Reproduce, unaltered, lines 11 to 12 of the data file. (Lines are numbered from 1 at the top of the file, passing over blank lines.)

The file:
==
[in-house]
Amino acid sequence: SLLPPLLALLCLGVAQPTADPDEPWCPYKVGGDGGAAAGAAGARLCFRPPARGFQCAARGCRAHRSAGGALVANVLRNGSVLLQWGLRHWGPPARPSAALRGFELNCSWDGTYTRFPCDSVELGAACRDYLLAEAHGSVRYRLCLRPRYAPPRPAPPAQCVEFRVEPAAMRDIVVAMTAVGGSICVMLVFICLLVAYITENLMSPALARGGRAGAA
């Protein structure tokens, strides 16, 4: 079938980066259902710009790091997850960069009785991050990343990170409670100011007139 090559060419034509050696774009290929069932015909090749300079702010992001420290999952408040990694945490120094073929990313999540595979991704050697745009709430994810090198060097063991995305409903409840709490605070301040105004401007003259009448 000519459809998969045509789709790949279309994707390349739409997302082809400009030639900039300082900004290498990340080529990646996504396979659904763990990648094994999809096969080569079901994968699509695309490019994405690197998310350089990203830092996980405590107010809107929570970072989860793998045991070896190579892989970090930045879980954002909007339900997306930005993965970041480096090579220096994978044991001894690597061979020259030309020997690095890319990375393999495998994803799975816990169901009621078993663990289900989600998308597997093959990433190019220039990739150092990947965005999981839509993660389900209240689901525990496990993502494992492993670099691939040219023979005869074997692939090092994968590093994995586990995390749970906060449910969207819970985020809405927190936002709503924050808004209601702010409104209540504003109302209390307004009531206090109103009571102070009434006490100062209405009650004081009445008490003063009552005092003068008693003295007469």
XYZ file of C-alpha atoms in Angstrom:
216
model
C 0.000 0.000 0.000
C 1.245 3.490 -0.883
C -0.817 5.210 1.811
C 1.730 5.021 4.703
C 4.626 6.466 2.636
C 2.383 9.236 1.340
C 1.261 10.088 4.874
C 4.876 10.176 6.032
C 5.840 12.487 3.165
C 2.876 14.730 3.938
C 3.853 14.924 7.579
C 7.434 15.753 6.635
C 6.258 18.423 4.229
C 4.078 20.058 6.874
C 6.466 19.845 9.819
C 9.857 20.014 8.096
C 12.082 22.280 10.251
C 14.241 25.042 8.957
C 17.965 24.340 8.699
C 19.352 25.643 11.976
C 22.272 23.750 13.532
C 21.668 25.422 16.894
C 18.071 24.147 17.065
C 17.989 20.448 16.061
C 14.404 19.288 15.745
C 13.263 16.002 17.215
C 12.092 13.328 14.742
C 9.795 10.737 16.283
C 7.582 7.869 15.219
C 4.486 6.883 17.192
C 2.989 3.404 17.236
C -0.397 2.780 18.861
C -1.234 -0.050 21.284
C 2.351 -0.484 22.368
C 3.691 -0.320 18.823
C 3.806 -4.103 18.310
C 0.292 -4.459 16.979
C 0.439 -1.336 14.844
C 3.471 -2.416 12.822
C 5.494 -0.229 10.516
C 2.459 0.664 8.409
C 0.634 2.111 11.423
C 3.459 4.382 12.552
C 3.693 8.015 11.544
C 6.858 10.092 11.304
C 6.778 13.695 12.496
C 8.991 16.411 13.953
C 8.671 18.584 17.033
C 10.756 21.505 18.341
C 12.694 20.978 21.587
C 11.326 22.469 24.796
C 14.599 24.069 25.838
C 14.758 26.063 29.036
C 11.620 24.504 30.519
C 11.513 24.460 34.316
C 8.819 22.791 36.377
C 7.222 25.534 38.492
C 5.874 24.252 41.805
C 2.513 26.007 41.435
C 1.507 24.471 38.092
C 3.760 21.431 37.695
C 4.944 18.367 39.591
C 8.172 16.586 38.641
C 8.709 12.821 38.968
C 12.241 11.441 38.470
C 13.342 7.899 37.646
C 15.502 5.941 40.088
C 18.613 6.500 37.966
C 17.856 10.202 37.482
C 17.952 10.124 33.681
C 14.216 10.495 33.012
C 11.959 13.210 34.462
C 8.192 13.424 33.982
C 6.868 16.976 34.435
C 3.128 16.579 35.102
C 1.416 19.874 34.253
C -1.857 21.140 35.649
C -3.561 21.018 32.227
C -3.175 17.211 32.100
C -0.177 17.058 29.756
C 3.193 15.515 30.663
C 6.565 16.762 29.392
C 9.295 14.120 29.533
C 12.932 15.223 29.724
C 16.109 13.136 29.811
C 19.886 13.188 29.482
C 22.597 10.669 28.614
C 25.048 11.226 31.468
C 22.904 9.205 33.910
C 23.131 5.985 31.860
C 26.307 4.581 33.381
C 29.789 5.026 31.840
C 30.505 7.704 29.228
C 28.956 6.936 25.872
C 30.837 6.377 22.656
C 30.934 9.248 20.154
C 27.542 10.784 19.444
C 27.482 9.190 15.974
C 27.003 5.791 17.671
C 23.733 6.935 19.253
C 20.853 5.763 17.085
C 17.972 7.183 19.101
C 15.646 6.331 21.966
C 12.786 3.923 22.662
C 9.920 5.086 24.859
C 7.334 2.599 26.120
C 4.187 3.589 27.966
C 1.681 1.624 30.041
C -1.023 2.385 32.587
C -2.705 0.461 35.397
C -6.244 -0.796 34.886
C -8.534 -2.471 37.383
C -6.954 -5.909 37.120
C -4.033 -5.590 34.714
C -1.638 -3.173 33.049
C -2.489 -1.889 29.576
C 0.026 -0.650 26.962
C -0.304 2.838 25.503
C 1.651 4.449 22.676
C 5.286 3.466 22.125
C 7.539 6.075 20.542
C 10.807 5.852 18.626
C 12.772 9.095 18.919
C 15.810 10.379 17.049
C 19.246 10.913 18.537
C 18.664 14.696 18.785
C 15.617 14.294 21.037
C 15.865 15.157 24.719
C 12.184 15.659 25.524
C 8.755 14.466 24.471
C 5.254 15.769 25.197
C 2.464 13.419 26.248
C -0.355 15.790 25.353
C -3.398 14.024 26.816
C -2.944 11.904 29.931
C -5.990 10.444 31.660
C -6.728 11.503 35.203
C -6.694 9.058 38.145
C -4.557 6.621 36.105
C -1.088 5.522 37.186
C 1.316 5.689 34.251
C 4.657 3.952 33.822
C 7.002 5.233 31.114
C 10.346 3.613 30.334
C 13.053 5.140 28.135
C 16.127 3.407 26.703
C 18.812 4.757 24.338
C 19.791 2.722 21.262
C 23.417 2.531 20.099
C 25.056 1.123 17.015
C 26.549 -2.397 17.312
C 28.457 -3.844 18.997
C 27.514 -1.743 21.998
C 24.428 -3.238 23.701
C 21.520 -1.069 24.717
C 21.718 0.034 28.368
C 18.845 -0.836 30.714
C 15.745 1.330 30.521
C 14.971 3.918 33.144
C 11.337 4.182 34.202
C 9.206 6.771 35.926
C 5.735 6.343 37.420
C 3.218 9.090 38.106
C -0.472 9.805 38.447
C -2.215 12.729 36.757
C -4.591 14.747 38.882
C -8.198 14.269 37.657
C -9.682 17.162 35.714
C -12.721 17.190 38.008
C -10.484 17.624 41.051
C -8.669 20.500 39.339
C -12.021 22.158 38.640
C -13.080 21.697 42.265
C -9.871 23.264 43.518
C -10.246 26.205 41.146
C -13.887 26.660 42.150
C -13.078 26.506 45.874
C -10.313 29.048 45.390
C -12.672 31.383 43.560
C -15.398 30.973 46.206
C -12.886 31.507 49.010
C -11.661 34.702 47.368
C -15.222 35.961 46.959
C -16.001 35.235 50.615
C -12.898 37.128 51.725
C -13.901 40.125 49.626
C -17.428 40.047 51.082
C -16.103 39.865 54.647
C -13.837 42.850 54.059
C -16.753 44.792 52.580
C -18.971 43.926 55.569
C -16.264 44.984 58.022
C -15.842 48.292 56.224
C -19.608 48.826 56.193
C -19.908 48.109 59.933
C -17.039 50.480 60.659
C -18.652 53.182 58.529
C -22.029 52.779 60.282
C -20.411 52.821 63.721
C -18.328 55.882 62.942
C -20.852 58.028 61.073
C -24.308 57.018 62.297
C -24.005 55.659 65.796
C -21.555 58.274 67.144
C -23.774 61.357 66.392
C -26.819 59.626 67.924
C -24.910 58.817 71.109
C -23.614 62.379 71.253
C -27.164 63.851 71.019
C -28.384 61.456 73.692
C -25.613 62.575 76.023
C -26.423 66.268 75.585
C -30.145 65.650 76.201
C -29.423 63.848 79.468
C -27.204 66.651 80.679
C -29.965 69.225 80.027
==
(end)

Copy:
C 4.626 6.466 2.636
C 2.383 9.236 1.340